Saturday, 1 August 2009
Left and Right combine to create one.
The initial stage of forming your hold is all about combining the two hands to create an equal strength among the pair. We are simply blending the hands together to form a unit that can then be easily adjusted to correct or neutralise the resulting flight of the golf ball.
The left hand has the greatest influence over the club face as it is placed above the right hand and so furthest from the club head. Combined with the fact it has the most coverage on the handle results in it having the greatest influence over the speed of the club face and its effective interaction with the golf ball through impact.
Before we apply your left hand please take the time to perfectly align the leading or bottom edge of the golf club to the ball target line, perfectly at 90 degrees is the minimum standard here.
Correctly applied, the left hand will generally feel more in the fingers, by no means should it be held across the palm or to a point so high in the palm that speed and rotation is restricted. Just take a second and imagine holding a hammer across the palm of your hand, now try to appreciate just how restricted the freedom of your wrist would become. The resulting effect would see the bigger muscles, most notably from the shoulders become more active in a natural response to creating the required force to strike the nail home.
With the handle now feeling more relaxed in the fingers and free to swing you may finalise the position of the left hand by positioning the thumb along the right hand side of the handles centre line. Assure the thumb is running as near to perfectly parallel while pointing straight down the right side of the handle. The thumb and fingers should be soft and relaxed without absolutely any tension spreading through the hand or wrist. Any tension felt in the forearm is a clear indication you are gripping that £5 note like it was worth no less than 50.
Now for the scary part, the correct placing of the right hand is always the frightening part for the vast majority of right handed golfers. A typically poor hold on the golf club sees the naturally right handed golfer gripping the handle with as much comfort in the fingers as they can grab onto. This is a natural reaction to that age old human instinct of control, we all feel the need to control the movements through the swing which essentially results in a snatch, pull and lift away from the ball in the takeaway. I'm afraid that can only mean one thing, an out of sequence, random swing that will only ever be good for absolutely know control what soever.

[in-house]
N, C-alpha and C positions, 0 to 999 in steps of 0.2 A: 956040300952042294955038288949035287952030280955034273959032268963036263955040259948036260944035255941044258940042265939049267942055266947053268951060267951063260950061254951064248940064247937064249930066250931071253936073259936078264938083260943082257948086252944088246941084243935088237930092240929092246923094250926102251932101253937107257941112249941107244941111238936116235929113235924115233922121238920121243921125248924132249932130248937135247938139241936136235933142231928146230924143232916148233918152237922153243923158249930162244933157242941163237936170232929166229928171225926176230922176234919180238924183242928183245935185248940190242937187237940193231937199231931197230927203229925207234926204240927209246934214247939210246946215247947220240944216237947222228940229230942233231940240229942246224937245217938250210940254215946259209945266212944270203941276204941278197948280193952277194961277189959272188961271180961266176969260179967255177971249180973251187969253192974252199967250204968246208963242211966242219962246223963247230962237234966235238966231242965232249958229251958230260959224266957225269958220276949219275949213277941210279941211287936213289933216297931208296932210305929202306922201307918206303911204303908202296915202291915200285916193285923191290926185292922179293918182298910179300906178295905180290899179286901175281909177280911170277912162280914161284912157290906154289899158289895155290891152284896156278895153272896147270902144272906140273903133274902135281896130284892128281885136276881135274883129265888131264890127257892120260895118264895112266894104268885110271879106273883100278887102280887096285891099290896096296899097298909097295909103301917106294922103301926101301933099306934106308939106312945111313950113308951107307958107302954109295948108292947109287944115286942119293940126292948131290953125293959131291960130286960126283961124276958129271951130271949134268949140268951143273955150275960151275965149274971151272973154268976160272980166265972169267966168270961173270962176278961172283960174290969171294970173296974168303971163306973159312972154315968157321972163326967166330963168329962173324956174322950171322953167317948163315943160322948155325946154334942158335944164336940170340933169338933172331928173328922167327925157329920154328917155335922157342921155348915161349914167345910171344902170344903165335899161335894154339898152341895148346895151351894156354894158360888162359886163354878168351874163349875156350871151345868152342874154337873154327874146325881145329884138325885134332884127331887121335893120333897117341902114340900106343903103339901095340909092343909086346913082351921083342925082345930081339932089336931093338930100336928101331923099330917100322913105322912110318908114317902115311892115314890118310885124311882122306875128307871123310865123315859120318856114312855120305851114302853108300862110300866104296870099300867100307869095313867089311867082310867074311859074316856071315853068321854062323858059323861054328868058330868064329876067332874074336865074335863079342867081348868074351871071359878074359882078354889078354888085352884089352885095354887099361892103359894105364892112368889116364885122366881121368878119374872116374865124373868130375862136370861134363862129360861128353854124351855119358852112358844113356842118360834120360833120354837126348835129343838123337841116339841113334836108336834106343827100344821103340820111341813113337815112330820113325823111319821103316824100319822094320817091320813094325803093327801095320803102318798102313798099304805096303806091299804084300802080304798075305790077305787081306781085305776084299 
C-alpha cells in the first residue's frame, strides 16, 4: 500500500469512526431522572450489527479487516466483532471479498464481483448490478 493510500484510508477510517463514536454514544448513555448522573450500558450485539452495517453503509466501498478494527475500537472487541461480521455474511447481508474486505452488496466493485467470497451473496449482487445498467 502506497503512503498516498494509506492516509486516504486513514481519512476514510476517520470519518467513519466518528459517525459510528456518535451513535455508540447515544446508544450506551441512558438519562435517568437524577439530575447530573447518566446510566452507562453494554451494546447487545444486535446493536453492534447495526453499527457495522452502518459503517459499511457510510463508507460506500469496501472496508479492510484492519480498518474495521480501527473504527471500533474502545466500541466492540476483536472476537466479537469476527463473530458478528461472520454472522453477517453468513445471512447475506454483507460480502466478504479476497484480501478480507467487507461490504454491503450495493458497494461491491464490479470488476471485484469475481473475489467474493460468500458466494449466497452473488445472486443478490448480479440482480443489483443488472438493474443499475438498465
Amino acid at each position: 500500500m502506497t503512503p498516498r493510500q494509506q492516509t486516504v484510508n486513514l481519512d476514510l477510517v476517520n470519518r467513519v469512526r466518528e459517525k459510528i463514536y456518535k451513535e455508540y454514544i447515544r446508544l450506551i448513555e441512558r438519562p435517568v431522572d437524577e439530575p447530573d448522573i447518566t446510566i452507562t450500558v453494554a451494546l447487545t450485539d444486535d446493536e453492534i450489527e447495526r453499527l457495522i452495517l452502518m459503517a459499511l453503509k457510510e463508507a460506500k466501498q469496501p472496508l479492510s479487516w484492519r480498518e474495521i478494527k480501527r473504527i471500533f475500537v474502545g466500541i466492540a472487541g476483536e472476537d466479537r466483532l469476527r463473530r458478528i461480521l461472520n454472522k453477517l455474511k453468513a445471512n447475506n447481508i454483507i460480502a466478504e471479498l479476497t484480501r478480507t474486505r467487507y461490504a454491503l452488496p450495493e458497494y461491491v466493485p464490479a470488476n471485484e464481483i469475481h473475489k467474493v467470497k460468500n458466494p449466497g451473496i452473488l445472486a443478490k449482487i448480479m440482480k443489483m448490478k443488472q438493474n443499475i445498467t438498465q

Over control = no control.
A correctly positioned right hand will allow you a sense of giving up control to gain control.
The right hand is not to be seen as a control hand but rather more a support hand. It's role is to simply respond to the correct motion of the left as it swings the golf club away from the ball all the way to the top of the back swing where it is then needed to help support the golf club before and during its transition into the downswing.
Now for this matter the right hand must not possess tension or a desire to control or dominate the left hand both in the back swing and downswing. Any sign of over tension in the right hand will ultimately result in the weaker slower muscles of the left hand becoming over dominated. A more active shoulder action will then further destroy any chance you may have of delivering the club head on the desired inside to square swing path into and through impact.
With the left hand still soft and relaxed the right hand should be placed on top of the left thumb so as to fit snugly into the life line of the right palm. This should always be your first goal when placing the right hand on the golf club, to totally cover the left thumb then allowing the fingers of the right hand to simply fold underneath the handle of the golf club with the last finger of the right hand resting soft and most comfortably over the index finger of the left hand on the underside of the handle. The fingers must not grab the underside of the handle or attempt to clench a grip of any significant tension, a soft right hand is essential to the blending process.
Common practice among poor grippers of the golf club is to grab the handle, firstly with the fingers to secure a nice tight feeling of control before then stretching the thumb and palm of the right hand over the top of the left thumb to complete a grip that basically has no place in a game that requires such a graceful movement as a golf swing.
With the hands now placed soft and relaxed on the golf club Id like you to attempt to lift the club head slightly off the ground by no more than 2 inches then proceed to make a soft and gradual movement back and through on a path just above the golf ball. Its a simple movement practiced by most accomplished golfers to gain a better feel for the weight of the golf club and release of any tension still in the hands. You will find this much more difficult practice the more tension you apply, but more importantly it will give you the feedback required to feel the most active pressure points in your grip.
The finished article will provide you with a feeling of security in the last three fingers of the left hand with total softness in the right. The position of the left hand is integral to the control of the club face position throughout the golf swing as much as the placement of the right hand is crucial to the speed of the club face throughout the golf swing.
The two hands combined form the single vital unit demanded of a consistent shot maker, a player demanding total control of his club face in an effort to control his ball.
Create to control don't control to create./